Court gives breather on tests but lays down strict code of safeguards for students and exam venues
It is official. The Joint Entrance Examination (JEE) and the National Entrance Eligibility Test (NEET) exams will be held on schedule in September. This finality came after the Supreme Court dismissed a petition by 11 students from 11 States to postpone them on the plea that they could pose a health risk in the middle of a pandemic. A Bench, headed by Justice Arun Mishra, said that students’ careers could not be jeopardised on mere threat perception and that life should go on. In the same breath, it advised the National Testing Agency (NTA) to “move ahead with all safeguards.” It further argued that “COVID may continue for a year more. Are you going to wait another year? Do you know what is the loss to the country and peril to the students?” Though it is a good thing that the wheel of life is moving ahead, there are tough challenges. Most of the parents are facing financial distress in a sinking economy and would find bearing the costs of transportation, accommodation and the medical treatment of their wards appearing for the exam a burden. Besides, what about the plight of lakhs of students belonging to the flood-affected States of Bihar, Assam and the North-east who would find it impossible to appear for the tests? Until now, the NTA had given the opportunity to all students to change their exam centres or cities to the ones most convenient to them in view of the COVID situation. But given the scale of the outbreak, shouldn’t the NTA take a page out of the UP Government’s book — which recently successfully conducted JEE tests for B.Ed in the State — and ensure that there is an examination centre in every district of the country? This is so that the students, particularly women and divyangs, don’t have to travel too far from home, thus reducing their travel time, the danger of exposure to the virus and the burden of accommodation on their families.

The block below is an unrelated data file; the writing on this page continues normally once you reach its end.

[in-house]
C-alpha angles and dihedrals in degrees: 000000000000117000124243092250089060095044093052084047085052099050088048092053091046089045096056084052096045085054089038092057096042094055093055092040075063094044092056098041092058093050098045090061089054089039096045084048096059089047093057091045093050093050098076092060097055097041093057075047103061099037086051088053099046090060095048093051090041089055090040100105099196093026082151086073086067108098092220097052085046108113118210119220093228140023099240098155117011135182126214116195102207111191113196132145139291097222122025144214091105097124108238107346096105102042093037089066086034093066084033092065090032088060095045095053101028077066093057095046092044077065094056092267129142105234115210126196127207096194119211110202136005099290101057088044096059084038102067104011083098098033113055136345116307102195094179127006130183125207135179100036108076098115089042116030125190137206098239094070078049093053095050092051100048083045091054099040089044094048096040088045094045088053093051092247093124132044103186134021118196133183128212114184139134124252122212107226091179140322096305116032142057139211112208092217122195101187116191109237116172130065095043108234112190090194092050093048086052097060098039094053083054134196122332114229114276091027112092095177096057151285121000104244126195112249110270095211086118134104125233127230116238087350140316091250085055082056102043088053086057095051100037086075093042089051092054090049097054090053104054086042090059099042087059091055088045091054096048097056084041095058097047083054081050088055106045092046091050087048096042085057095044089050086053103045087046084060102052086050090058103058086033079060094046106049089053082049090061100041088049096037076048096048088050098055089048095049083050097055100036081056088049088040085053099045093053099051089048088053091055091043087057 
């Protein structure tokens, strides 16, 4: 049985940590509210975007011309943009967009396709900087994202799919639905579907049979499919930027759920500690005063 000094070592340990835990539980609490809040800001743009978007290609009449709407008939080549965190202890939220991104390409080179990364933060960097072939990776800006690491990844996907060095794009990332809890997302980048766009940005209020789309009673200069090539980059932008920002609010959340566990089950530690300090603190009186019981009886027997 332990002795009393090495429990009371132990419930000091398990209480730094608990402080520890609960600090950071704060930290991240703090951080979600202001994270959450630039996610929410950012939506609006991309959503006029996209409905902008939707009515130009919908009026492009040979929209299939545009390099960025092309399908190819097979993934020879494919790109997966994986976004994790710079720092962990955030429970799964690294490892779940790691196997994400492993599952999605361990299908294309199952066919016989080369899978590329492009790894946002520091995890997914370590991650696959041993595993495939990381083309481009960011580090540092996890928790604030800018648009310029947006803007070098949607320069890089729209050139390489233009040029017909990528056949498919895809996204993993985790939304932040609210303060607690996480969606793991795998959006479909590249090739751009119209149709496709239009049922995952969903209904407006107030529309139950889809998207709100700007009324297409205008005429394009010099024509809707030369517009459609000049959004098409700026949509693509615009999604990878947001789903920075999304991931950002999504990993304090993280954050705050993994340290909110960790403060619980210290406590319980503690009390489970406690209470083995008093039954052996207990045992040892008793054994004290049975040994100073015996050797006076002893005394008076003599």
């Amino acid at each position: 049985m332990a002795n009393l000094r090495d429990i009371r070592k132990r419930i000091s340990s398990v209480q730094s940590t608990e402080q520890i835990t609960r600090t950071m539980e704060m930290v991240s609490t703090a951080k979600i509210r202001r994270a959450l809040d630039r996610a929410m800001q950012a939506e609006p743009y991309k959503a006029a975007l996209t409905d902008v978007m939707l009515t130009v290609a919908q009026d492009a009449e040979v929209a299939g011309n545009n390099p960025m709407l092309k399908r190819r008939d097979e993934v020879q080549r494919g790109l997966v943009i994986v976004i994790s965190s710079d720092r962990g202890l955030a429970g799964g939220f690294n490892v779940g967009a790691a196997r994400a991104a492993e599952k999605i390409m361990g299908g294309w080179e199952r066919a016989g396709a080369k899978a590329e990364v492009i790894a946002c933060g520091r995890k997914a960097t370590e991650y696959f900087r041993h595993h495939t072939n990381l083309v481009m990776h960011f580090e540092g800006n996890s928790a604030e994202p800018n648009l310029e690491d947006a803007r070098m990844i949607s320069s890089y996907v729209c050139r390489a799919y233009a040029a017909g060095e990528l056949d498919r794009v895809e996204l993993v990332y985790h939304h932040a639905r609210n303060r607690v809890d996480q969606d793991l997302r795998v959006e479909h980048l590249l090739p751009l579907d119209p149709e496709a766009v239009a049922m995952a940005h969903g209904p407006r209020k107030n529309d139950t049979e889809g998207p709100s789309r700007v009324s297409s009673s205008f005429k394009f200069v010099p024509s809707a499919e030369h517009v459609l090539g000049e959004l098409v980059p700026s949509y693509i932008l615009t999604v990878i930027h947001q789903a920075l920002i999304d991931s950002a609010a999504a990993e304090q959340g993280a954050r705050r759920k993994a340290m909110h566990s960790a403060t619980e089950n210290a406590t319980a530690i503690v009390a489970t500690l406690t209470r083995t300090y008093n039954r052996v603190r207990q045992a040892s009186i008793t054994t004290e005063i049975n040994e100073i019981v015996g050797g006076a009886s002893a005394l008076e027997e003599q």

However, despite these misgivings, one cannot ignore the fact that the JEE NEET exams are important and postponing them further would have compounded the stress levels of students, who have been preparing for them since Class X. Not holding the exams would have meant the loss of an academic year. Under the University Grants Commission’s (UGC) revised guidelines, it’s mandatory for all universities to complete the final year examinations by the end of September 2020. Now that this matter has been set to rest by the apex court, the focus should shift to preparations of a safety net by everyone involved.
Wednesday, 19 August 2020 | Pioneer
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